Reflections of a country pastorBy: Msgr. William J. Stanton
The following first appeared in Sept. 29, 2006 edition of The Mirror.
The reason for these stories is simply because younger priests of our diocese have said, “You ought to write these tales down for future generations.”
For the most part, names have been changed or forgotten. I always tell each tale for entertainment value. But before I forget all of them, I’m using this means to write them down, not as an historical record, but as a way of thanking all the wonderful people whom I have been privileged to work with and serve. It has been a wonderful journey and a spectacular ride!
The baby priest and the brothel
The term “baby priest” was coined by Bp. Charles Helmsing, first bishop for the new Diocese of Springfield-Cape Girardeau founded in August 1956. The class of 1956 was the largest ordination class for the St. Louis Archdiocese. There were 32 of us, if memory serves me correctly. Back then the custom was to encourage the virtue of humility. This meant that those of us who volunteered to teach high school went to the country parishes and those who said they would not teach under any circumstances were assigned to teach in the high schools in St. Louis.
We were told we would receive our first assignments within two weeks of our ordination, which was to take place on March 17, 1956, the Saturday before Passion Sunday, as it was called at that time. Since two weeks had passed and no assignments had been made, my parents and I left to pay a brief visit to our cousins, Hank and Virginia, in Helena, MT. After driving through a blizzard and arriving at a motel in Helena three days later, there was a phone message from my brother asking us to call him at home.
The long-awaited assignment had come. I was to go to the White Church Mission area of Missouri. Being a city boy, my first reaction was: “Where in the world is that?” I called my first pastor, then-Fr. Sylvester Bauer, from Helena and told him where I was. The assignment was to begin on April 14th and I still had to buy an automobile after returning to St. Louis. I asked if I could be a little late.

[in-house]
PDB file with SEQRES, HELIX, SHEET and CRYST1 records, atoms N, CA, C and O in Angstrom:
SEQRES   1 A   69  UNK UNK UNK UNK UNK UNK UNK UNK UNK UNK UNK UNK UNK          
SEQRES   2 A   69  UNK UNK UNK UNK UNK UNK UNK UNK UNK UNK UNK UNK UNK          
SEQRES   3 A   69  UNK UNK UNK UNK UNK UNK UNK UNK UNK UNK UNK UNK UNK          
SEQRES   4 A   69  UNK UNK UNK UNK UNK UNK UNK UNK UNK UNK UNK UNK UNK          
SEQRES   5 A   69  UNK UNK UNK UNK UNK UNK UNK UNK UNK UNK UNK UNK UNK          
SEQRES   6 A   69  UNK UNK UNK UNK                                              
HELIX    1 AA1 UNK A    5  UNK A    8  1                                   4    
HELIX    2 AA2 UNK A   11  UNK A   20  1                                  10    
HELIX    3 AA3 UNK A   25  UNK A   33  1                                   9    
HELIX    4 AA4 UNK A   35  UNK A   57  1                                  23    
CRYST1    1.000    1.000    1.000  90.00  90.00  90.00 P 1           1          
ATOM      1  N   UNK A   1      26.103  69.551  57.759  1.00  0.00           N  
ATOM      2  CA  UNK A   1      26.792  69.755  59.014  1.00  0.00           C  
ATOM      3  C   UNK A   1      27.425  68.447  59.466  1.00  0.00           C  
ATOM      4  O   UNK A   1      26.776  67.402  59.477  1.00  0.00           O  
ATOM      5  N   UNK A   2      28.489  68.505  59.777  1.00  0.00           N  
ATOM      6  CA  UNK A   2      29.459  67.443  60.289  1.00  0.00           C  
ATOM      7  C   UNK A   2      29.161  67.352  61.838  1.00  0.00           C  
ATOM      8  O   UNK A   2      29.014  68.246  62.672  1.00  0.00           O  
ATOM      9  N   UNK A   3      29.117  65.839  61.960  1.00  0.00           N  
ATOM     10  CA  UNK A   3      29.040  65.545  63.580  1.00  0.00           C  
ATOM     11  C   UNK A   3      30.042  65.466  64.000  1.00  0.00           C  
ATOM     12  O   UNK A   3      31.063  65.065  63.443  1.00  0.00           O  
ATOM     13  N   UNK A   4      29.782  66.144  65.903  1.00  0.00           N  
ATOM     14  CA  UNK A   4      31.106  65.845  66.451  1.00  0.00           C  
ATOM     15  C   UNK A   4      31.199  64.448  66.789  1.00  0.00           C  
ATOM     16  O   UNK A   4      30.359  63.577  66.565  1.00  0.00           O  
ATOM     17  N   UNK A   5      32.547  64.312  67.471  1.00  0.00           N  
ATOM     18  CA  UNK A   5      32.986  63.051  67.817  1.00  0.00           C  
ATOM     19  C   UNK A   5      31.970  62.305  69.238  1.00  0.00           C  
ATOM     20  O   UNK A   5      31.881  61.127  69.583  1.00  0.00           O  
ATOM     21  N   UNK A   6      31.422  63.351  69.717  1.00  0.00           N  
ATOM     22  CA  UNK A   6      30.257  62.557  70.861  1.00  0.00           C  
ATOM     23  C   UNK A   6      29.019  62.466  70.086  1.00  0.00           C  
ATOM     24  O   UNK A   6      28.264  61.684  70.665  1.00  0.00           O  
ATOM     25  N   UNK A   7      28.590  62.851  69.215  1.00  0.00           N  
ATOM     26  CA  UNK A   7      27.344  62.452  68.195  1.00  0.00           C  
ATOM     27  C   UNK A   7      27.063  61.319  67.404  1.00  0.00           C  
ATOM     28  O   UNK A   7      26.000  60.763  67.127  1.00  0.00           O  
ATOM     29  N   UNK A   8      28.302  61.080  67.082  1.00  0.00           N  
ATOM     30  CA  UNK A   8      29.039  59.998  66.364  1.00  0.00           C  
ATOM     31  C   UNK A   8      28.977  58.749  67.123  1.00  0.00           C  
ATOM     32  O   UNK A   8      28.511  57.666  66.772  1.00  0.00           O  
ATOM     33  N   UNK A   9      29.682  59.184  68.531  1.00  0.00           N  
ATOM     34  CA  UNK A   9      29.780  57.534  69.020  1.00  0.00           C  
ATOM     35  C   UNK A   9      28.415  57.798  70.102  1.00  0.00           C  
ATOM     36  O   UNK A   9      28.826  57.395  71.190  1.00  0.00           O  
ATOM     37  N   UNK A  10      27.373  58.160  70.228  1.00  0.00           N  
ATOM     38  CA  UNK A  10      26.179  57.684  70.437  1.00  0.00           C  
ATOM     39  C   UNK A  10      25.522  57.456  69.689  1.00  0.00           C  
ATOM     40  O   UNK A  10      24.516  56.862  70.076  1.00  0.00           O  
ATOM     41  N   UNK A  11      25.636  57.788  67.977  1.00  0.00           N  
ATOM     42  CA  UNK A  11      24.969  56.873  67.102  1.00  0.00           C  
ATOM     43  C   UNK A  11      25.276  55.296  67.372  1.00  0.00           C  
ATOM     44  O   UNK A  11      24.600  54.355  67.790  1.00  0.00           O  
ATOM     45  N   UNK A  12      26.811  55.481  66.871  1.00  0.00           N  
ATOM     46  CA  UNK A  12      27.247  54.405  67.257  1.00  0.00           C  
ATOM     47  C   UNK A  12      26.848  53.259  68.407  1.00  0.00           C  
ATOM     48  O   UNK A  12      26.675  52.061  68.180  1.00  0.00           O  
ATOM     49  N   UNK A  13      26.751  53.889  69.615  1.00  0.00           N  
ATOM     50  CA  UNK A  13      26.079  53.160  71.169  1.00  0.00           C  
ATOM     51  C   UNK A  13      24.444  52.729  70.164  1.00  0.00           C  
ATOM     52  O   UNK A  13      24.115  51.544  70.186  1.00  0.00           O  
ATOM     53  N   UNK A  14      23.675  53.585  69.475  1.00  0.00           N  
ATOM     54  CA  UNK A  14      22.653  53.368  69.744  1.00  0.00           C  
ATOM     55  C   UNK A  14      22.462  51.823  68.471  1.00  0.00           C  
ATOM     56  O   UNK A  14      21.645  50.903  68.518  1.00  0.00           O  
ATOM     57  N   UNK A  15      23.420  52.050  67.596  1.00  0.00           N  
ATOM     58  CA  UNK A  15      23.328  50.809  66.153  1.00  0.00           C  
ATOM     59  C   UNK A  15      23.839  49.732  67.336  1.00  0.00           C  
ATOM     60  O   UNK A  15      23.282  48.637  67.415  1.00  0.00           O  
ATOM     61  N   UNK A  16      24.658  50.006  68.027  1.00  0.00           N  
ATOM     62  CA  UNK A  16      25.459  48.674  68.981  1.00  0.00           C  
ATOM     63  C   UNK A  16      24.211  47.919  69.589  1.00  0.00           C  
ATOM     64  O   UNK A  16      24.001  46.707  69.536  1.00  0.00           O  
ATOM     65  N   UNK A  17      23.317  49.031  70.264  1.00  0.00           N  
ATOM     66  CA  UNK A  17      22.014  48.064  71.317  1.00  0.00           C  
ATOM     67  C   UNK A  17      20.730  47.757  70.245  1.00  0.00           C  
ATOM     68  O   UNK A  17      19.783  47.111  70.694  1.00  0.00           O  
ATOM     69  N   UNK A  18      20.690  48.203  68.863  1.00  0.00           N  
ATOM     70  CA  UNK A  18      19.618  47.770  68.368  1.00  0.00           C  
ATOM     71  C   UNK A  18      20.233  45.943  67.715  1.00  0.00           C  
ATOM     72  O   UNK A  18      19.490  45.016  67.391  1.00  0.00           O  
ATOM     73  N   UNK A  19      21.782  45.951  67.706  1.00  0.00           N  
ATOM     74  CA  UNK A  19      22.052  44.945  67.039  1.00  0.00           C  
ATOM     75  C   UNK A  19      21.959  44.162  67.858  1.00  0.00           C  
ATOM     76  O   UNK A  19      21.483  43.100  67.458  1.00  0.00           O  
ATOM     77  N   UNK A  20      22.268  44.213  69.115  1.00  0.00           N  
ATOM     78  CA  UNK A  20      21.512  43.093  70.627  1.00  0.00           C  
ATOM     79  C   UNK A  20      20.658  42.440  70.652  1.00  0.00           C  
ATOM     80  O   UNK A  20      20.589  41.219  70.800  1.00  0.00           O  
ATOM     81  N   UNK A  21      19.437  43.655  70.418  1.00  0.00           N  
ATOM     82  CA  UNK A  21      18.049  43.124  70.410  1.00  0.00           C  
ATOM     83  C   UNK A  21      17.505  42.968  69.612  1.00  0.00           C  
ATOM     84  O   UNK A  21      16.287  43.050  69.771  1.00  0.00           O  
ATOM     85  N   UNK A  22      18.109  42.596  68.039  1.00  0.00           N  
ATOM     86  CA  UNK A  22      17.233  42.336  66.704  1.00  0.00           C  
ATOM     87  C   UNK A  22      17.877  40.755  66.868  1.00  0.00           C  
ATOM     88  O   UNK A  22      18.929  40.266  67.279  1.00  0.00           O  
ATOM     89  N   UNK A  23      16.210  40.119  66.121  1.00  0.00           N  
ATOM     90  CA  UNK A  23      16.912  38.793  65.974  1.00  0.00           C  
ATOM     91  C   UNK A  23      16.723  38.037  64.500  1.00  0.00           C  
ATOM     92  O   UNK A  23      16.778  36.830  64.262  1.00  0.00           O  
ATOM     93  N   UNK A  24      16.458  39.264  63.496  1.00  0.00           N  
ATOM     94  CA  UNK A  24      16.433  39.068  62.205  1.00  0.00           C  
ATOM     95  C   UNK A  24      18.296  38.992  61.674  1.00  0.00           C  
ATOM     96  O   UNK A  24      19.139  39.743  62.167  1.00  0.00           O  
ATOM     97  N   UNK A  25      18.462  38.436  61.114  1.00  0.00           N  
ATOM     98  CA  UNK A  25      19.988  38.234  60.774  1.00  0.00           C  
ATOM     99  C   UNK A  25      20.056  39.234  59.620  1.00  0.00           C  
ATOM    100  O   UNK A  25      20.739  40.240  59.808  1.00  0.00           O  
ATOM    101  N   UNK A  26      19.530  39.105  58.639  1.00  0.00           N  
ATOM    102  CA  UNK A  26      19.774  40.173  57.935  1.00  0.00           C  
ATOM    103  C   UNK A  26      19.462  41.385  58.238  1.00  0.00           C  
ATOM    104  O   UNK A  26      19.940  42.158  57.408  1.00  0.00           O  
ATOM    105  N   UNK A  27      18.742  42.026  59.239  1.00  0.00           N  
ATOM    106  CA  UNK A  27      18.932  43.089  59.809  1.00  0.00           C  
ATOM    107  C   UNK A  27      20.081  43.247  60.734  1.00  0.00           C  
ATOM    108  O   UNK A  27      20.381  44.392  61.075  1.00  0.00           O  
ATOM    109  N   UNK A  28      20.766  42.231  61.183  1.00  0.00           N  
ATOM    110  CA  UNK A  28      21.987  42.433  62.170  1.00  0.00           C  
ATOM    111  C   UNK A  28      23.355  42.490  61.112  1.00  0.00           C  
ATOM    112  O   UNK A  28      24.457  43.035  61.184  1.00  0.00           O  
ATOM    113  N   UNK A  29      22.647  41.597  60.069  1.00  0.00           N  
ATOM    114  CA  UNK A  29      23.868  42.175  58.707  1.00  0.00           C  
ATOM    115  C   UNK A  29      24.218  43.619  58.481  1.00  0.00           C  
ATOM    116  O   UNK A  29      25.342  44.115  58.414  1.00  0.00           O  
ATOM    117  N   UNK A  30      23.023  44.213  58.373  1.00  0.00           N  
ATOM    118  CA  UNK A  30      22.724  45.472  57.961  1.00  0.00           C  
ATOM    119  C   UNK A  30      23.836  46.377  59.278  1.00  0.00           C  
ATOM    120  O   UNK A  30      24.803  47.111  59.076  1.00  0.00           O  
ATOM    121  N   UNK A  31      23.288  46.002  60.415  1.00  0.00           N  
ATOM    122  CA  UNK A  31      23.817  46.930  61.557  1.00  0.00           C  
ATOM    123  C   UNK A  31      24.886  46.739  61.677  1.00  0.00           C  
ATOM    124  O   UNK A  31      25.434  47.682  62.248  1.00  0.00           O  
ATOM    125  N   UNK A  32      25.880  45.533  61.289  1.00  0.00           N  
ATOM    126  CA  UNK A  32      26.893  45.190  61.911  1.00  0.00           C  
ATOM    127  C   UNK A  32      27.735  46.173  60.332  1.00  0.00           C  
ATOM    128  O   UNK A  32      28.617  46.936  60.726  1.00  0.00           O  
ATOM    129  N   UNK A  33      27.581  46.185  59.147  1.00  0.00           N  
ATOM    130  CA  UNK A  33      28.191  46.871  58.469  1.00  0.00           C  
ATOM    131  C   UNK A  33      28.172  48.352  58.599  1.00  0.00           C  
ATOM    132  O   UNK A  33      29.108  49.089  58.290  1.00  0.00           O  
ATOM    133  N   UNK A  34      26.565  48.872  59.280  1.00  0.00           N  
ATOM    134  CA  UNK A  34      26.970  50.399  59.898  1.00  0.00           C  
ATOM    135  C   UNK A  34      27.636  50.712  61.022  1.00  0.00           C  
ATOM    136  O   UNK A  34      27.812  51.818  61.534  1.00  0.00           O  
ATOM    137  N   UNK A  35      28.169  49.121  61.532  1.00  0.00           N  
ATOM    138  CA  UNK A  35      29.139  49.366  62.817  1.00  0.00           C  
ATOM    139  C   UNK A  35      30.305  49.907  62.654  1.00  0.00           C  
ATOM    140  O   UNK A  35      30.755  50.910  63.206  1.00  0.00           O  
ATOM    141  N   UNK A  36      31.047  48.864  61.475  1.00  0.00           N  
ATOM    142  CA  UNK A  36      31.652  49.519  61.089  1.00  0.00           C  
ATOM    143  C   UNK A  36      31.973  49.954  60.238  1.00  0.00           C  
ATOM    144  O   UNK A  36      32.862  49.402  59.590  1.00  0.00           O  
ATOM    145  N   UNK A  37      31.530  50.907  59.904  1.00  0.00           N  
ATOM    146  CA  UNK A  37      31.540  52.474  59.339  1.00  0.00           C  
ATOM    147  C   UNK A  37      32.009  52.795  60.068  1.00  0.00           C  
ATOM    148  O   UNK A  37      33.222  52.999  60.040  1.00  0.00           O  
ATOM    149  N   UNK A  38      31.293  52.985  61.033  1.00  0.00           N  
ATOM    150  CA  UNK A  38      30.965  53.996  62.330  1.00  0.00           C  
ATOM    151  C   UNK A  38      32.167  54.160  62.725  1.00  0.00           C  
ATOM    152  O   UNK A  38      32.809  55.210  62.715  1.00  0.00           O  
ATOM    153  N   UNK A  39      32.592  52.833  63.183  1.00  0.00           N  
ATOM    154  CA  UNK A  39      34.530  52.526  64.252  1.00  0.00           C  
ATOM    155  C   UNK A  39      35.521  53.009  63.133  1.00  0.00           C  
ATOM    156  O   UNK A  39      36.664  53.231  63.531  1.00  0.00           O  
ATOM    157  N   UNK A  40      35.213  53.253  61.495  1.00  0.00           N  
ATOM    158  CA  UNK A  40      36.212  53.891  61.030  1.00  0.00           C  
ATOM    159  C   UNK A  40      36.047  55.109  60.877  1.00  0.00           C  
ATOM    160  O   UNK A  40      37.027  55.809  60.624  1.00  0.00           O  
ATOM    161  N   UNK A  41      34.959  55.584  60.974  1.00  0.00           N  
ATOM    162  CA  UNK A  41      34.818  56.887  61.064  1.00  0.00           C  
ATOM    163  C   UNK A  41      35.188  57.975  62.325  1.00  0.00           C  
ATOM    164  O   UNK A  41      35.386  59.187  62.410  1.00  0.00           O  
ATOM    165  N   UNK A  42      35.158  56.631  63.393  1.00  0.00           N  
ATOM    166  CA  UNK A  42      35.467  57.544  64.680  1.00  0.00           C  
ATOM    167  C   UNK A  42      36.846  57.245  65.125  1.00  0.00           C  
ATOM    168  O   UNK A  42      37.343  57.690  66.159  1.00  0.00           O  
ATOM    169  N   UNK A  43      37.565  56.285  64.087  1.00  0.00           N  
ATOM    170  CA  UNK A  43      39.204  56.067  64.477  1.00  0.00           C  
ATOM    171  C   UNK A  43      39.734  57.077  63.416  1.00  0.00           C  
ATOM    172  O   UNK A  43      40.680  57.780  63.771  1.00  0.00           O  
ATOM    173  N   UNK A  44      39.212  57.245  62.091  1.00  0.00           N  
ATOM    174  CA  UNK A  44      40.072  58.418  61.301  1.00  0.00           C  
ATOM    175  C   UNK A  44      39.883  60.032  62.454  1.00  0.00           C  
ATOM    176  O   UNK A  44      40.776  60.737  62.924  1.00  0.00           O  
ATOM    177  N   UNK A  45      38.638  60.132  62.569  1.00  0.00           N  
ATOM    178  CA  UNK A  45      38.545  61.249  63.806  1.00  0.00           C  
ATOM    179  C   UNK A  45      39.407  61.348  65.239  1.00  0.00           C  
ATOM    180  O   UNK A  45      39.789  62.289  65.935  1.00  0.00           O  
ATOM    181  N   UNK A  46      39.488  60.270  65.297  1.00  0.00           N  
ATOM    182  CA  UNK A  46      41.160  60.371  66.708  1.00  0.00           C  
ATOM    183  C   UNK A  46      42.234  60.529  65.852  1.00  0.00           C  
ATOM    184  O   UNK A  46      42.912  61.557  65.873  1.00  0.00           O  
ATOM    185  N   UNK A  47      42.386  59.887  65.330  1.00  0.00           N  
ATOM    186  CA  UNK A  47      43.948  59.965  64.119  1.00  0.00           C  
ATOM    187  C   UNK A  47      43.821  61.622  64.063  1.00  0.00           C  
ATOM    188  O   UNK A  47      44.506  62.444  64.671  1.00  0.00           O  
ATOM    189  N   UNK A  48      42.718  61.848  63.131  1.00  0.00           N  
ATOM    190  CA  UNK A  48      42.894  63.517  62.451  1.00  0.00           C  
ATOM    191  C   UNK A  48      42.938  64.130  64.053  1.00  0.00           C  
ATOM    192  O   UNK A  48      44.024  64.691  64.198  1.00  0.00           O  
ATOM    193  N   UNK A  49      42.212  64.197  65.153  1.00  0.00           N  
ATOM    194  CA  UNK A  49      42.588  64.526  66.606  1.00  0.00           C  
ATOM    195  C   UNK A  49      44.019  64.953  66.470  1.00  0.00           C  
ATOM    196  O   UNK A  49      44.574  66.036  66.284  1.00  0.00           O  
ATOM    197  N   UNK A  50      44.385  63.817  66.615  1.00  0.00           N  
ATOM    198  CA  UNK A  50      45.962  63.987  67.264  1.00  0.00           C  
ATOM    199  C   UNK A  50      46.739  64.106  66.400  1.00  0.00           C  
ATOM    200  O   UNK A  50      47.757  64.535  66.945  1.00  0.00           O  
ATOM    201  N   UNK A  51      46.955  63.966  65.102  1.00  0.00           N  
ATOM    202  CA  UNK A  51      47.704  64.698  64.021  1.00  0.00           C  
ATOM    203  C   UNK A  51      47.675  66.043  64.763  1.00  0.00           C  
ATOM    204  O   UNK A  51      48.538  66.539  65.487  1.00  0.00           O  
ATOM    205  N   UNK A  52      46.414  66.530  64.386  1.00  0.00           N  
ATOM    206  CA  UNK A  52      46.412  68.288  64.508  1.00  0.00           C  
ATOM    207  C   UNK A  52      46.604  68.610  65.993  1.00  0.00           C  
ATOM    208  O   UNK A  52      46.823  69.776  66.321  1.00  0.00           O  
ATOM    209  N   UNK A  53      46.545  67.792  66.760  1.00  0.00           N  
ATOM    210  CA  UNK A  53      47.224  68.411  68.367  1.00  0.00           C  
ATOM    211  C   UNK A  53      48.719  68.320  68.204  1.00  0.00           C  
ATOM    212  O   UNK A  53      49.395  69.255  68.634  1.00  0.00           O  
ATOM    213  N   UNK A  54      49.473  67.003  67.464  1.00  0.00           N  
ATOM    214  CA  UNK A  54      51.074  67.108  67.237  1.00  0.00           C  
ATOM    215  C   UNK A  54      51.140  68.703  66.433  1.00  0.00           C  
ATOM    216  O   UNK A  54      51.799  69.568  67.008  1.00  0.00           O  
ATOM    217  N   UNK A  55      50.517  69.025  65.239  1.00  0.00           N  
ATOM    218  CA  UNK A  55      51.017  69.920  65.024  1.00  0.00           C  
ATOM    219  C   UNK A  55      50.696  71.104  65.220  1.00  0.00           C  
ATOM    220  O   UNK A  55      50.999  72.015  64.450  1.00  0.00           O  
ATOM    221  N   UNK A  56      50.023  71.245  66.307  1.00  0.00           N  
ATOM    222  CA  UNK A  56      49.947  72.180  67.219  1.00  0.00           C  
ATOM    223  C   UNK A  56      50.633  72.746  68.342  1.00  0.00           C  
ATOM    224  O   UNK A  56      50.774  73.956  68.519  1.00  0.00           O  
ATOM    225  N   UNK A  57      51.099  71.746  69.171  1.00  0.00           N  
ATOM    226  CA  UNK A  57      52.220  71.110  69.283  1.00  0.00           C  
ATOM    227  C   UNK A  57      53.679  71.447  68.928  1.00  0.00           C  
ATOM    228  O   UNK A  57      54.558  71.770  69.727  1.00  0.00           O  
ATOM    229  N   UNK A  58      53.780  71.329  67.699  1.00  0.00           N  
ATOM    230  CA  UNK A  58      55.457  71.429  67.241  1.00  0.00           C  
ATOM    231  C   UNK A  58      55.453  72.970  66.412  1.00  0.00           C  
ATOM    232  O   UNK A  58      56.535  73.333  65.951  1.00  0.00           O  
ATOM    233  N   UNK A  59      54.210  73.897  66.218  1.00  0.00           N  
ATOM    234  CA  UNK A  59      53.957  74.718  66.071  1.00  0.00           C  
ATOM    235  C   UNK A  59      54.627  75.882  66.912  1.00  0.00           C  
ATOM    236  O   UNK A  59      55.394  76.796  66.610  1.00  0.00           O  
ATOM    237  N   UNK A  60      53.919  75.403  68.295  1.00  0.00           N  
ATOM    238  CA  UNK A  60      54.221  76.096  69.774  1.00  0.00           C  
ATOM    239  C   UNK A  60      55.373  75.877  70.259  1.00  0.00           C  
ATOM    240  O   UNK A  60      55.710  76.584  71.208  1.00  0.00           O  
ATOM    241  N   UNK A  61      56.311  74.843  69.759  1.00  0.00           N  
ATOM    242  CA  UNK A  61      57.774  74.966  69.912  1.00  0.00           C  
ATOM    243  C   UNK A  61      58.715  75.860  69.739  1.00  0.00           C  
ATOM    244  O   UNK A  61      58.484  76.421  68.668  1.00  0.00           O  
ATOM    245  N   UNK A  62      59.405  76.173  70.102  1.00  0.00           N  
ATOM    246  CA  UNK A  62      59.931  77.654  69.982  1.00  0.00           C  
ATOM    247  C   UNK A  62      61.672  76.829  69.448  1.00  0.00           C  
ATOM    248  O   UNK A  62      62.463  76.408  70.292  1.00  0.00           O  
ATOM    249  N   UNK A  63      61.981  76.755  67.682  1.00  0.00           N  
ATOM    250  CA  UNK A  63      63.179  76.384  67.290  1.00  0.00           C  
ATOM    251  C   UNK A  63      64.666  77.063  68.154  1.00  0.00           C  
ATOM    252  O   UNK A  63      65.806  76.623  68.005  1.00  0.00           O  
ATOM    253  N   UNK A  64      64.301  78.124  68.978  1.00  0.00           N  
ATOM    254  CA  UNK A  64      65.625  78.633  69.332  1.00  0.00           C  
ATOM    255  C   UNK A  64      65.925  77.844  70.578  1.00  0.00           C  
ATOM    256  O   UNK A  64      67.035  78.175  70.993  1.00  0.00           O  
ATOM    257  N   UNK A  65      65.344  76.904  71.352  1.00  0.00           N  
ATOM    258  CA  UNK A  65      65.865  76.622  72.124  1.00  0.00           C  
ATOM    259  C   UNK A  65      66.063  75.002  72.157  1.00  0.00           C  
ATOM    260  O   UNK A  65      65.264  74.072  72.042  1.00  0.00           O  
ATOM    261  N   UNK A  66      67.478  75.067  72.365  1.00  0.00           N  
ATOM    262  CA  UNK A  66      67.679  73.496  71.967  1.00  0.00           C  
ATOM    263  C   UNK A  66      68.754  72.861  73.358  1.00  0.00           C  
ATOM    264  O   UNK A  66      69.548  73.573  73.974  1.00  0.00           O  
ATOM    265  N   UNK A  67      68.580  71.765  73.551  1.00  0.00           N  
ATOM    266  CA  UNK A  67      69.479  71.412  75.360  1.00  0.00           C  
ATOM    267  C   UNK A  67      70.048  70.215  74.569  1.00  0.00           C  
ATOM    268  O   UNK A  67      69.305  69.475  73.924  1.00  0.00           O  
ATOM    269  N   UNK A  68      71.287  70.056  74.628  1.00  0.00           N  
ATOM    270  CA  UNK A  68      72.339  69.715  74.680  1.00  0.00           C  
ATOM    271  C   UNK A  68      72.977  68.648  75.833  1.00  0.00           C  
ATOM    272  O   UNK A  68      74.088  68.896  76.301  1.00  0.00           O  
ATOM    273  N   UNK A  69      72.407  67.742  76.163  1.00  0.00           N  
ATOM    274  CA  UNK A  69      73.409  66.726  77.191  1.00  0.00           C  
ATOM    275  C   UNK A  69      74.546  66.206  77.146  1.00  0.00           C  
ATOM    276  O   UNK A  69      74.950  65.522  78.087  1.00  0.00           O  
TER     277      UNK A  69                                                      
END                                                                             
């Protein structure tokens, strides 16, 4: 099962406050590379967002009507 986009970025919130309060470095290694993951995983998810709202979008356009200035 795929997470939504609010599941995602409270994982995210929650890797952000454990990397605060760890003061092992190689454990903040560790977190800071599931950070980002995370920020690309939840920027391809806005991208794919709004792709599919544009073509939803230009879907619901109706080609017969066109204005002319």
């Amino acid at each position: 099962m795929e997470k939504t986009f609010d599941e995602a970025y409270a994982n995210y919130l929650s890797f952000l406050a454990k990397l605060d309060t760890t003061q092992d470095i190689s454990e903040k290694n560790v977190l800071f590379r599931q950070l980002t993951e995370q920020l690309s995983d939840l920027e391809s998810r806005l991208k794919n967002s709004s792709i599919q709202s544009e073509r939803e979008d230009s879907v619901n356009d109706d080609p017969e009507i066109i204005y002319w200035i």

While he agreed to this, he told me it would be good if I could be there on the 14th since there would be a going-away and welcome party for the old and new assistant pastors. Unfortunately, I was not able to make it.
When I did arrive, Fr. Bauer welcomed me. Since he was busy working on several building projects, he could not show me around or spend much time telling me what my duties would be for a few days. I was excited about being able to do something creative. Celebrating Mass and administering the sacraments were creative, but at that time the Archdiocese of St. Louis provided prepared sermons which they wanted preached in each parish, certainly limiting creativity in that area.
The rectory was a big old house, I recall, on Caldwell Street in West Plains. My room was above the dining room. I could see the dining room table through the heat duct in my floor. This became handy when I woke up at two or three in the morning for a trip to the bathroom. If there was light filtering through the duct I knew the pastor had fallen asleep in a chair because he was overly tired. So, like a nurse in a hospital who wakes you up to give you a sleeping pill, I would wake him so he could go to bed.
My first assignment was to start instructing Mrs. Else in the faith. Her youngest daughter was in St. Joseph School in White Church. The lady thought she should learn about the faith her daughter was experiencing, with the idea that they might join the parish in West Plains.
Armed with a catechism, a Bible, and directions to the house, I drove to a rather poor section of town. The house was located on a gravel road. I pulled into the yard just as a toddler came running out and grabbed me by the hand. He led me to the back of the house.
“Strange,” I thought. We went up about three rickety steps and into the back door. Half way down a long hallway, the little boy stopped in front of an open door. Turning to go in and greet whom I thought would be Mrs. Else, to my surprise and embarrassment, there was a beautiful young woman on a bed … stark naked. Obviously she was waiting for a customer and the little boy thought I was that person. Hastily excusing myself, I made a retreat and went around to the front door of the house where I found Mrs. Else, a lady in her late ’40s or early ’50s. I suggested that it would be best if we met for instructions on the front porch.